However, Brown says his shameful departure from BP opened up new opportunities for him. “No one was going to offer me a job at a public company, and I didn’t want to ask…there was definitely a silver lining in that cloud.”
Fifteen years of presidency and government work and board positions followed. His cultural roles took place at Tate Theatre, a non-profit theater at the Donmar Warehouse and now at the Courtauld Institute of Art. The pride of his personal collection is the Titian of the 16th century. He’s become an author, and delves into a few thousand words in his latest work, inspired by a podcast series tied to the Cop26 climate conference.
His business positions included the board of directors of Chinese tech company Huawei, which he left when Britain followed America in thwarting its operations (“technically what they were doing was great”). Then there was the Quadrilla crushing plant. The government has opened the door to technology since the energy crisis, but Brown says, “We could have generated the gas supply, which would have helped a lot, but maybe it’s too late.”
His main position now is President of BeyondNetZero. He set up the company — led by Lance Uggla, who founded research firm IHS Markit — last year to invest in companies that help manage and measure emissions, decarbonize assets, improve energy efficiency and accelerate the circular economy. Her interests so far range from a solar energy specialist working in sub-Saharan Africa to a vertical farm project planned for America.
But does that make him a renegade for the oil industry? He laughs when he remembers the nickname “tree hugger” for championing renewables.
Shell faced demonstrations at last week’s shareholder meeting, with protesters claiming it was not investing quickly enough in renewable energy projects. How can oil and gas chiefs effectively balance old and new technologies? “People have been looking at every moment for a green wash: If you say ‘We are spending a billion dollars,’ they will say ‘Spend two billion dollars.’ Balancing is an ongoing debate.”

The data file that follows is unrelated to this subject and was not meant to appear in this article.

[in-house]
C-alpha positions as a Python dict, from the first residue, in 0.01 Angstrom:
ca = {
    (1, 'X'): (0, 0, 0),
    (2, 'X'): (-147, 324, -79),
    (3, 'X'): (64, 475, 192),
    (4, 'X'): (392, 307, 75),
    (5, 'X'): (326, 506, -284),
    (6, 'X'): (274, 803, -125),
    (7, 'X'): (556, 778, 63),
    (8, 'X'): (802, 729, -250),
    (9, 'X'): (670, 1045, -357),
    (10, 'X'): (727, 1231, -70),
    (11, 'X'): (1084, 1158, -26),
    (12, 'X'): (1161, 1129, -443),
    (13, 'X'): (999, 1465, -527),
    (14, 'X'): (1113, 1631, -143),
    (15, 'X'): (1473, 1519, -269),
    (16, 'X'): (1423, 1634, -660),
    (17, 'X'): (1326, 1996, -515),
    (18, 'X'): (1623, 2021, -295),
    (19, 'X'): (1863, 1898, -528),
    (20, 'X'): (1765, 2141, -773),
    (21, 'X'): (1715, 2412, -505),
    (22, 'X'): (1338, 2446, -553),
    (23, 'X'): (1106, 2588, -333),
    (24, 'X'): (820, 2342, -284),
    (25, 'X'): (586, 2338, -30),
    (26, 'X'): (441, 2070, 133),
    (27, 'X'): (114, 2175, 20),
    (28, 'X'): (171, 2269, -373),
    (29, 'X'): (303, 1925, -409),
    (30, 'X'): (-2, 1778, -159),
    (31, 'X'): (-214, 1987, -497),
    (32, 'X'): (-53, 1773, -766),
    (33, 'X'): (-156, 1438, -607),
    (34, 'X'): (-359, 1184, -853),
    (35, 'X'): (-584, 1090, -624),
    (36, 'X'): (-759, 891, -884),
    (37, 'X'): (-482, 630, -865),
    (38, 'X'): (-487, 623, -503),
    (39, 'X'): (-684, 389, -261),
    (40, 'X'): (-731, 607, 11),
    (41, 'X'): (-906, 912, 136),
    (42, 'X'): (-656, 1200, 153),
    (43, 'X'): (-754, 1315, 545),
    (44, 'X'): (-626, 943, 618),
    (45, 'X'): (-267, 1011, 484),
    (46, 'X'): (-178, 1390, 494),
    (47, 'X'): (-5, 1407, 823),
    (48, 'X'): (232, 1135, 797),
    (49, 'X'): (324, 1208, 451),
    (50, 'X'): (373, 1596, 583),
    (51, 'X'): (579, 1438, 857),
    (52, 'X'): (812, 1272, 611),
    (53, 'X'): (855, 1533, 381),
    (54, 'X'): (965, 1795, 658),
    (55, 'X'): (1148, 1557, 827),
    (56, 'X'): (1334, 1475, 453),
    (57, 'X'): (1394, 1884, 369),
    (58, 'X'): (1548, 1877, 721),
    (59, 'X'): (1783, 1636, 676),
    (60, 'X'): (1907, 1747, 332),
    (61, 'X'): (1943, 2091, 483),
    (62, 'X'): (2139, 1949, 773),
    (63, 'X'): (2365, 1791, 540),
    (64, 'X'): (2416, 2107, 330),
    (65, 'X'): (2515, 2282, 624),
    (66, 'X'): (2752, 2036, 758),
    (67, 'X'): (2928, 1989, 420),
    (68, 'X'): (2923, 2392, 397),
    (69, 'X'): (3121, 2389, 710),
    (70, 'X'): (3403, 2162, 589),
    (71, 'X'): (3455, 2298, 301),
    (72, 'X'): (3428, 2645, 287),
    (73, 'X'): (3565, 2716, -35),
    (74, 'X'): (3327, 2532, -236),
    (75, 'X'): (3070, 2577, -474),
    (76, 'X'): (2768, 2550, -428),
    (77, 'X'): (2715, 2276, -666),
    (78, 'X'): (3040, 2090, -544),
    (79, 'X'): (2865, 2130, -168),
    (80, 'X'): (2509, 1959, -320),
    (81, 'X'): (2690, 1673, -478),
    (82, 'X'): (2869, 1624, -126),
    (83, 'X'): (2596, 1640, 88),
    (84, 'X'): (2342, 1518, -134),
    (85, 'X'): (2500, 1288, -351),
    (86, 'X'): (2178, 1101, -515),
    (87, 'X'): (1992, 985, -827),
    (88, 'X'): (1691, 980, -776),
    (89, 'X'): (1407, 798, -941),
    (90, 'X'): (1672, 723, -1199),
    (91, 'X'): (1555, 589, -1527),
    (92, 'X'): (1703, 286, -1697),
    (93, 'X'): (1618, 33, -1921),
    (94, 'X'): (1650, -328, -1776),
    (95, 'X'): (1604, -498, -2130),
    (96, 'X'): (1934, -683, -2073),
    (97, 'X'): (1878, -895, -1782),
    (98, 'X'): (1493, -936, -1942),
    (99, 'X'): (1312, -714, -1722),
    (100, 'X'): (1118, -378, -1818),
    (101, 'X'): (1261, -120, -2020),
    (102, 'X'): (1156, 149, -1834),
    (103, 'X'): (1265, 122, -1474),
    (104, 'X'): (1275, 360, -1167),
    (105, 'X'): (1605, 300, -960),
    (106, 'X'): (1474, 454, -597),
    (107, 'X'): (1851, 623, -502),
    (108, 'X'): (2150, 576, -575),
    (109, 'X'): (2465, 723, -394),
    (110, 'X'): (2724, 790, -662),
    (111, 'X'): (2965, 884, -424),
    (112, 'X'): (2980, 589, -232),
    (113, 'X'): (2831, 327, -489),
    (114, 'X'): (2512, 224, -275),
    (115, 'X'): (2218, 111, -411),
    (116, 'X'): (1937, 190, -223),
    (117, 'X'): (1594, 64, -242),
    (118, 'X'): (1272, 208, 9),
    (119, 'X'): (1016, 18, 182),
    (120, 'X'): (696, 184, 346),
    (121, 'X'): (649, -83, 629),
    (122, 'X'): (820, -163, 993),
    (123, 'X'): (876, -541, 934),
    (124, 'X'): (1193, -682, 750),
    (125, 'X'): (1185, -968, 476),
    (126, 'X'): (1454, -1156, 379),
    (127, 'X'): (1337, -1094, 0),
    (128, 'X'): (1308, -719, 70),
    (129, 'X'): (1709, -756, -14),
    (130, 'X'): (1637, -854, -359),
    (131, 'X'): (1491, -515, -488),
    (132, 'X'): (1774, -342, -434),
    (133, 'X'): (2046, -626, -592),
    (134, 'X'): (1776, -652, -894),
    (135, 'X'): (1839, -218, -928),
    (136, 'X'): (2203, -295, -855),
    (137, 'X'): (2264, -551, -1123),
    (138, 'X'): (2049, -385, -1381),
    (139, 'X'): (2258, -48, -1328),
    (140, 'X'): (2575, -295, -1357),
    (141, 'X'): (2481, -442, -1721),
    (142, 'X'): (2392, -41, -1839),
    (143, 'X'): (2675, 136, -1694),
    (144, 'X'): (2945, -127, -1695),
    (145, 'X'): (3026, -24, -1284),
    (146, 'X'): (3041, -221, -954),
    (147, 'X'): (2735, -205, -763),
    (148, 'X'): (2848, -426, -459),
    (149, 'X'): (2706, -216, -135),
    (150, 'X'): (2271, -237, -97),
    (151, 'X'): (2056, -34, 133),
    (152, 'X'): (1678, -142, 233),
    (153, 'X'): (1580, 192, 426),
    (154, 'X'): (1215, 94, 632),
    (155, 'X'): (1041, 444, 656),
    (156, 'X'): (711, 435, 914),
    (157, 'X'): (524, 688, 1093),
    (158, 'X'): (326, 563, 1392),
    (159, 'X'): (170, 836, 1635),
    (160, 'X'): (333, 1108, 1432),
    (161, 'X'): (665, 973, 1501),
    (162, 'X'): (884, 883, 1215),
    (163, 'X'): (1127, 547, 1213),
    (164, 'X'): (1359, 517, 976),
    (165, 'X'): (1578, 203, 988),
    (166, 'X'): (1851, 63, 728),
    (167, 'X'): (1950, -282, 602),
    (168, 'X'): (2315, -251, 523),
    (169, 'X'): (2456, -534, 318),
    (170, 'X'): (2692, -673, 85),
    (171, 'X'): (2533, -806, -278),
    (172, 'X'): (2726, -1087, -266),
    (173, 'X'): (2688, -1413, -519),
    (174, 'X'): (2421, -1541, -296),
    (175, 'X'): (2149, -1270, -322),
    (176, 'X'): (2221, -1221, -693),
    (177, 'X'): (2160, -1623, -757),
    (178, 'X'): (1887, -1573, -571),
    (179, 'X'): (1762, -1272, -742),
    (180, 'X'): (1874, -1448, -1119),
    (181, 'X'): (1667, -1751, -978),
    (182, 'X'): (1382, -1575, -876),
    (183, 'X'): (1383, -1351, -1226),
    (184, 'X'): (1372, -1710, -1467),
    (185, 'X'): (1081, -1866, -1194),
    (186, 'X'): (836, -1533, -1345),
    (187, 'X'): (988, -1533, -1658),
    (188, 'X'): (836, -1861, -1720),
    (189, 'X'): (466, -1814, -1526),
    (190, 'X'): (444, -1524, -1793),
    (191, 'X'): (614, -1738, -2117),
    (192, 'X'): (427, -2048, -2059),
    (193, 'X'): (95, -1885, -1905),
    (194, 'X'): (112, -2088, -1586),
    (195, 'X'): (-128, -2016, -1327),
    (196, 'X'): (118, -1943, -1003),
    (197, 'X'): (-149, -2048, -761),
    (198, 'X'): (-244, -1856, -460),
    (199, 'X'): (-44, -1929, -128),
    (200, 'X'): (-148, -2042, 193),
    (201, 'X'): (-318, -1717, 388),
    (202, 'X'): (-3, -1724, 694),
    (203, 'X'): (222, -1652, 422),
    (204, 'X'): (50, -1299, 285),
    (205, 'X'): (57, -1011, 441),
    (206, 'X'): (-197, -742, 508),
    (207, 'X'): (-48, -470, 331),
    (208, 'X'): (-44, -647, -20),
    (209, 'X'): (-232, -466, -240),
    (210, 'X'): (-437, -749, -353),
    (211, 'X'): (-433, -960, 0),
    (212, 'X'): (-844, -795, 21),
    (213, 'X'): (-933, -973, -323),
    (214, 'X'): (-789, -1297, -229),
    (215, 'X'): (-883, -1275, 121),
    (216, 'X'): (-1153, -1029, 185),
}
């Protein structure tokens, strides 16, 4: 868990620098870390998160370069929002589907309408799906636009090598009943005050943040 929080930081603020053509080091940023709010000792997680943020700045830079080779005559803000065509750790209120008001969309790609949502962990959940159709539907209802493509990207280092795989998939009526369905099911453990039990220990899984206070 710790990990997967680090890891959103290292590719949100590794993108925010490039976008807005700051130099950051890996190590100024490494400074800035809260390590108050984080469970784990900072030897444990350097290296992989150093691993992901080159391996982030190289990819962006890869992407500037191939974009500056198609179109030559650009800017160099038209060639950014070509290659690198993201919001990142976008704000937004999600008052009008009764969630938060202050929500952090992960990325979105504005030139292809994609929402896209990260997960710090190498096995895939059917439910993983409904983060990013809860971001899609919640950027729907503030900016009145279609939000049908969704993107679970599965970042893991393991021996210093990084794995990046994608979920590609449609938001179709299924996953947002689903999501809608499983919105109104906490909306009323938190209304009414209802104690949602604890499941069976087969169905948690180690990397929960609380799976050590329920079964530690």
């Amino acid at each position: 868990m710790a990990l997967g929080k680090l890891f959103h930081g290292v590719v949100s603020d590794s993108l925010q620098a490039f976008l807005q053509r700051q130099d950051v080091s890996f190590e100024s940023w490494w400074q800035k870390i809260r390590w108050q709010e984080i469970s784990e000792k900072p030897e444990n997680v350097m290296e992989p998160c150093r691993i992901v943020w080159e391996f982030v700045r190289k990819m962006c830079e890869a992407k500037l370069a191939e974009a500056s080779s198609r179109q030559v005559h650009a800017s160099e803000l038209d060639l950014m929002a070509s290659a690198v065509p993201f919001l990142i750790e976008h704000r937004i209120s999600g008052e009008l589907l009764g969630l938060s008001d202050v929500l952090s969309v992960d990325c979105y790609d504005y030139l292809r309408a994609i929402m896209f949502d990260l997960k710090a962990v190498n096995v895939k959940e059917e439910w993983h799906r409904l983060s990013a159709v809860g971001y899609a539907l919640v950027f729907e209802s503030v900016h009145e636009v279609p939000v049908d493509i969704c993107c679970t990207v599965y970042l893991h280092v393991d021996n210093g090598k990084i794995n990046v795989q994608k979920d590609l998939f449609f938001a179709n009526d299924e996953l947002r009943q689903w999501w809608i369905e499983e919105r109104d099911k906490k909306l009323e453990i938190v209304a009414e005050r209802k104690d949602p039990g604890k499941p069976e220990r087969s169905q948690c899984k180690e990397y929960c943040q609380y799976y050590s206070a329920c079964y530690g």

After a political uproar, BP pledged to divest the Russian assets it had amassed during Brown’s tenure. Should he have taken BP to Russia? In 2003 Putin paid a state visit to the United Kingdom. We had a banquet with the Queen and Prince Philip. He was seen as a reformer who would open Russia up and be good for security.” Over the course of a decade, Brown met frequently with Putin and resisted his demands to give the Russians majority ownership in BP, then jointly with TNK. “He was like a pane of glass, hard to beat. read it. With almost no expression of admiration or hate, which you can expect from a trained spy.”
Most recently, Brown worked with LetterOne, which is controlled by oligarch Mikhail Friedman, who is now under sanctions. Perhaps the West should have seen Russia’s deadly advance coming? “It’s obvious looking back, but it’s like taking to the street and asking people, ‘Why didn’t you get your money back from ISA three months ago?'” It certainly was clear.”
Brown is still attached to BP, and eats infrequently with Looney (they take turns pushing). He’s careful not to become Sir Alex Ferguson’s character arrogant, lurking at work. He says Looney “did a very good job of depicting his strategy and he’s introducing it bit by bit.” Looney was one of the last “turtles” of Brownie – ardent assistants who were assigned to higher positions.
Tony Hayward, a fellow Turtles and Brown’s immediate successor, was in charge during the deadly Deepwater Horizon oil spill in the Gulf of Mexico in 2010. Brown was at a hotel in Dallas, Texas, that day: “It was a tragedy. I was watching TV…that was It represents an existential threat to BP.” Five years earlier, Brown had witnessed the exhumation of the bodies after the Texas City refinery explosion. He has faced accusations that he sponsored a culture that led to the Deepwater Horizon. “Everyone at BP is saying it’s not true. It was just pure speculation.”
Brown continues his mission in renewable energy. He concludes: “We are on the brink of an industrial revolution if you believe, as I do, that everything we do should be geared towards reducing emissions to get to net zero. The cause is not the result on the planet, but the people. If we let the temperatures explode. We may see too much migration and death due to floods and heat stress on agricultural crops. It is about saving no less than a basic livelihood for all of humanity.”
There is no quiet sunset for the Sun King’s stormy walk.